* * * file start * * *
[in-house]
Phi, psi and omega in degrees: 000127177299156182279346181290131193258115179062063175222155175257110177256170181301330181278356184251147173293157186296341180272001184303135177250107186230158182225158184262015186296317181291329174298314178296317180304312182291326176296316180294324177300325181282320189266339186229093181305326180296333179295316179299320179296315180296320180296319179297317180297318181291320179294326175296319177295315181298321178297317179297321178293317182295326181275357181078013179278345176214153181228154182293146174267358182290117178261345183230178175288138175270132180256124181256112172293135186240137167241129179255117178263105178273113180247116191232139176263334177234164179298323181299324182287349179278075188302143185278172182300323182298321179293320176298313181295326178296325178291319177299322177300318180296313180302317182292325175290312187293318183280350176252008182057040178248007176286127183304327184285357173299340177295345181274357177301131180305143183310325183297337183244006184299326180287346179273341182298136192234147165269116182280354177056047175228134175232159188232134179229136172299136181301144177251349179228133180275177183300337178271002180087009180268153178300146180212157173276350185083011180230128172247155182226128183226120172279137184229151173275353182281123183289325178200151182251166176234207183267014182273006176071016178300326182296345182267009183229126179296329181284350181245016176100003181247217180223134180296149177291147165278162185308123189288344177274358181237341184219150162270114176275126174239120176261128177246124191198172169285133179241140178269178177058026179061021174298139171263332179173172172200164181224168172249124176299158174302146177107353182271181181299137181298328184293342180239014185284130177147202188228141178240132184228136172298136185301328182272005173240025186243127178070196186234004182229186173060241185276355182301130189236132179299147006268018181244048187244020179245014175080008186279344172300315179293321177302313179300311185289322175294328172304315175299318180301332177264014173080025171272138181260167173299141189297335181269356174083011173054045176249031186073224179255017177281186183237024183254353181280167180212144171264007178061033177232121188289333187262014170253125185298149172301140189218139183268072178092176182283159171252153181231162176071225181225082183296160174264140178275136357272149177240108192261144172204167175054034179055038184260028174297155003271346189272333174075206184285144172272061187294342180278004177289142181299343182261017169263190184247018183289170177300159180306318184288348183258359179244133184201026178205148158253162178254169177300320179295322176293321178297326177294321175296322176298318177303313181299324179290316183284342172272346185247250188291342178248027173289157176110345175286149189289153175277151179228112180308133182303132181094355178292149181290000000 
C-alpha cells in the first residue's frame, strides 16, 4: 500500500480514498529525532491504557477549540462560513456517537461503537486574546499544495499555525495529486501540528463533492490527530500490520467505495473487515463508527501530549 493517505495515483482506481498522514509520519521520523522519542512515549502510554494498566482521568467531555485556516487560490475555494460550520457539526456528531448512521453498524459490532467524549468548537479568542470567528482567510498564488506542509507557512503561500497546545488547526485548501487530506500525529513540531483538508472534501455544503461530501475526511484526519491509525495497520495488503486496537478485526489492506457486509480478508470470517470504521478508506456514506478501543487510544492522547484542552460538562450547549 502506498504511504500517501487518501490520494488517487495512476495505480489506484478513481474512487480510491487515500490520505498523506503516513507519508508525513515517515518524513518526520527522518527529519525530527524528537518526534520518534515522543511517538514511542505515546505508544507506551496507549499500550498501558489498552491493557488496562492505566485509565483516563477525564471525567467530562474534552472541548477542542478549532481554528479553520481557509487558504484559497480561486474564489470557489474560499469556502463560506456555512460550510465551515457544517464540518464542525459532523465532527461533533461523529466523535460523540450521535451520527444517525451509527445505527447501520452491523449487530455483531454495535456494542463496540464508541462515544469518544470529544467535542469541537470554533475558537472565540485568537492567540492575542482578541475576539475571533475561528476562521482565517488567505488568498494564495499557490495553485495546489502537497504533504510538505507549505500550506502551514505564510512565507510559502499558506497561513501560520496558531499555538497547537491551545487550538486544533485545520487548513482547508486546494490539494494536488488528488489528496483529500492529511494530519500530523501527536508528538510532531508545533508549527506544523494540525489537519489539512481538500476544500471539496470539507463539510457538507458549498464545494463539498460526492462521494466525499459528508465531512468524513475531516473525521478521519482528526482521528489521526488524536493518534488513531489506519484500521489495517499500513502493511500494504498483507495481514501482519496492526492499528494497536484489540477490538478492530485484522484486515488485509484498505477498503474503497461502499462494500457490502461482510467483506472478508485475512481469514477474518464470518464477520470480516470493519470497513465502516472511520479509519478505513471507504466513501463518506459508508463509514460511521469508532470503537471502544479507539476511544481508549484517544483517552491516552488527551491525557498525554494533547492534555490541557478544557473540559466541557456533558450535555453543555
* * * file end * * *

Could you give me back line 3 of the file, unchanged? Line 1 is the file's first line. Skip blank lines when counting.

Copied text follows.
C-alpha cells in the first residue's frame, strides 16, 4: 500500500480514498529525532491504557477549540462560513456517537461503537486574546499544495499555525495529486501540528463533492490527530500490520467505495473487515463508527501530549 493517505495515483482506481498522514509520519521520523522519542512515549502510554494498566482521568467531555485556516487560490475555494460550520457539526456528531448512521453498524459490532467524549468548537479568542470567528482567510498564488506542509507557512503561500497546545488547526485548501487530506500525529513540531483538508472534501455544503461530501475526511484526519491509525495497520495488503486496537478485526489492506457486509480478508470470517470504521478508506456514506478501543487510544492522547484542552460538562450547549 502506498504511504500517501487518501490520494488517487495512476495505480489506484478513481474512487480510491487515500490520505498523506503516513507519508508525513515517515518524513518526520527522518527529519525530527524528537518526534520518534515522543511517538514511542505515546505508544507506551496507549499500550498501558489498552491493557488496562492505566485509565483516563477525564471525567467530562474534552472541548477542542478549532481554528479553520481557509487558504484559497480561486474564489470557489474560499469556502463560506456555512460550510465551515457544517464540518464542525459532523465532527461533533461523529466523535460523540450521535451520527444517525451509527445505527447501520452491523449487530455483531454495535456494542463496540464508541462515544469518544470529544467535542469541537470554533475558537472565540485568537492567540492575542482578541475576539475571533475561528476562521482565517488567505488568498494564495499557490495553485495546489502537497504533504510538505507549505500550506502551514505564510512565507510559502499558506497561513501560520496558531499555538497547537491551545487550538486544533485545520487548513482547508486546494490539494494536488488528488489528496483529500492529511494530519500530523501527536508528538510532531508545533508549527506544523494540525489537519489539512481538500476544500471539496470539507463539510457538507458549498464545494463539498460526492462521494466525499459528508465531512468524513475531516473525521478521519482528526482521528489521526488524536493518534488513531489506519484500521489495517499500513502493511500494504498483507495481514501482519496492526492499528494497536484489540477490538478492530485484522484486515488485509484498505477498503474503497461502499462494500457490502461482510467483506472478508485475512481469514477474518464470518464477520470480516470493519470497513465502516472511520479509519478505513471507504466513501463518506459508508463509514460511521469508532470503537471502544479507539476511544481508549484517544483517552491516552488527551491525557498525554494533547492534555490541557478544557473540559466541557456533558450535555453543555